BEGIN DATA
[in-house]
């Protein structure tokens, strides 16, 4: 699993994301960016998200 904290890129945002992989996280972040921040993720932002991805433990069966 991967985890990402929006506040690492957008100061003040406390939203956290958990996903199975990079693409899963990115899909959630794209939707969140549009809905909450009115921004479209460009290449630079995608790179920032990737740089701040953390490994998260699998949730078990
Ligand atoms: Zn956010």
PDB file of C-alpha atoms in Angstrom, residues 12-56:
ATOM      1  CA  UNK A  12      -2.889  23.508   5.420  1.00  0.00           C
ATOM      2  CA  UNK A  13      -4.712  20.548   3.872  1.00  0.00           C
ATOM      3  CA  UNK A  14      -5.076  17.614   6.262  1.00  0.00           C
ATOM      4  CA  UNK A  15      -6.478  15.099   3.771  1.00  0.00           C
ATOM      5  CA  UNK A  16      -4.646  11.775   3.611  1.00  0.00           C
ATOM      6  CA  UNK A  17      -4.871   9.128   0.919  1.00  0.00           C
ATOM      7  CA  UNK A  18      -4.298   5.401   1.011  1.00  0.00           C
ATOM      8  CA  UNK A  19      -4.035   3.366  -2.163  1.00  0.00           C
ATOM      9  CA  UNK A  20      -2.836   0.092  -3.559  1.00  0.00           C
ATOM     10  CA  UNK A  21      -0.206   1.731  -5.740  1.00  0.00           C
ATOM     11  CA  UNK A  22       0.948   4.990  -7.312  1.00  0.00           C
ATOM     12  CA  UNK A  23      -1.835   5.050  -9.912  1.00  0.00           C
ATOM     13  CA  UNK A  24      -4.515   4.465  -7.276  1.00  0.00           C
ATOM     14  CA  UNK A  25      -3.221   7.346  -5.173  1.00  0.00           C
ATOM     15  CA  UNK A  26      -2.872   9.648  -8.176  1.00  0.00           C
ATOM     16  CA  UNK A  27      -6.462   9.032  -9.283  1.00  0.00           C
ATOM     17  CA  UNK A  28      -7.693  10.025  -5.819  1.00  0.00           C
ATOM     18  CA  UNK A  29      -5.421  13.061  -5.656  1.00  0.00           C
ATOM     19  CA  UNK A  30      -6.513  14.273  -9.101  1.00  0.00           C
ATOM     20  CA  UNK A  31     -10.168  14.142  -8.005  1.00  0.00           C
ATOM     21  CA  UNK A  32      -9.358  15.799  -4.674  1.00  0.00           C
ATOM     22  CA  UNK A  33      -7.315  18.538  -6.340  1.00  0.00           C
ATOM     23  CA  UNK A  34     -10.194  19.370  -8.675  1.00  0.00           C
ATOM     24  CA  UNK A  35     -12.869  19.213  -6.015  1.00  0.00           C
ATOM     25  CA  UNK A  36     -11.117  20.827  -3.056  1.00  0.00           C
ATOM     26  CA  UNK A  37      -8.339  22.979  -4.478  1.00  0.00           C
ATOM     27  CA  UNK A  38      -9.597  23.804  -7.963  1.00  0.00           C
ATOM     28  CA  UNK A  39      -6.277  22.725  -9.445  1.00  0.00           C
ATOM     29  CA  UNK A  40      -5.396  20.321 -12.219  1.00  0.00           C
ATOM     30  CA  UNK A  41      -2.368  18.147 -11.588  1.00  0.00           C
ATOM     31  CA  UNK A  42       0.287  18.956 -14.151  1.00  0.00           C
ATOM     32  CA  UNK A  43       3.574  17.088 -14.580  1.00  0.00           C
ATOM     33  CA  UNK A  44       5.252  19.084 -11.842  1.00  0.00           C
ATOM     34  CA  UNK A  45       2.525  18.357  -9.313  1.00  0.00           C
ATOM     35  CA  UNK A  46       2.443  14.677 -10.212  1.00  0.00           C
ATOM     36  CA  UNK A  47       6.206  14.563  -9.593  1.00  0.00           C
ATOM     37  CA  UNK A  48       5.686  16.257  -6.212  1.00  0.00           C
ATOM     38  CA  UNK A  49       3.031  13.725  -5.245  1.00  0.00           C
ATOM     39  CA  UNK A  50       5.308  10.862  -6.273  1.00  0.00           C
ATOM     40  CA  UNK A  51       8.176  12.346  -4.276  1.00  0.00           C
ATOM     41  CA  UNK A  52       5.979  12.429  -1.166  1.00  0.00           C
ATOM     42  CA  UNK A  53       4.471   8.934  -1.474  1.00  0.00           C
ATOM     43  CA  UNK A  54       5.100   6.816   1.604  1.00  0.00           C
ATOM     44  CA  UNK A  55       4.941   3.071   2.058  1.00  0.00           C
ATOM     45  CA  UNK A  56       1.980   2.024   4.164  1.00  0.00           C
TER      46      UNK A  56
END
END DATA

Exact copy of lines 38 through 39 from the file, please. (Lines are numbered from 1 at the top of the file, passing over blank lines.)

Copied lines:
ATOM     34  CA  UNK A  45       2.525  18.357  -9.313  1.00  0.00           C
ATOM     35  CA  UNK A  46       2.443  14.677 -10.212  1.00  0.00           C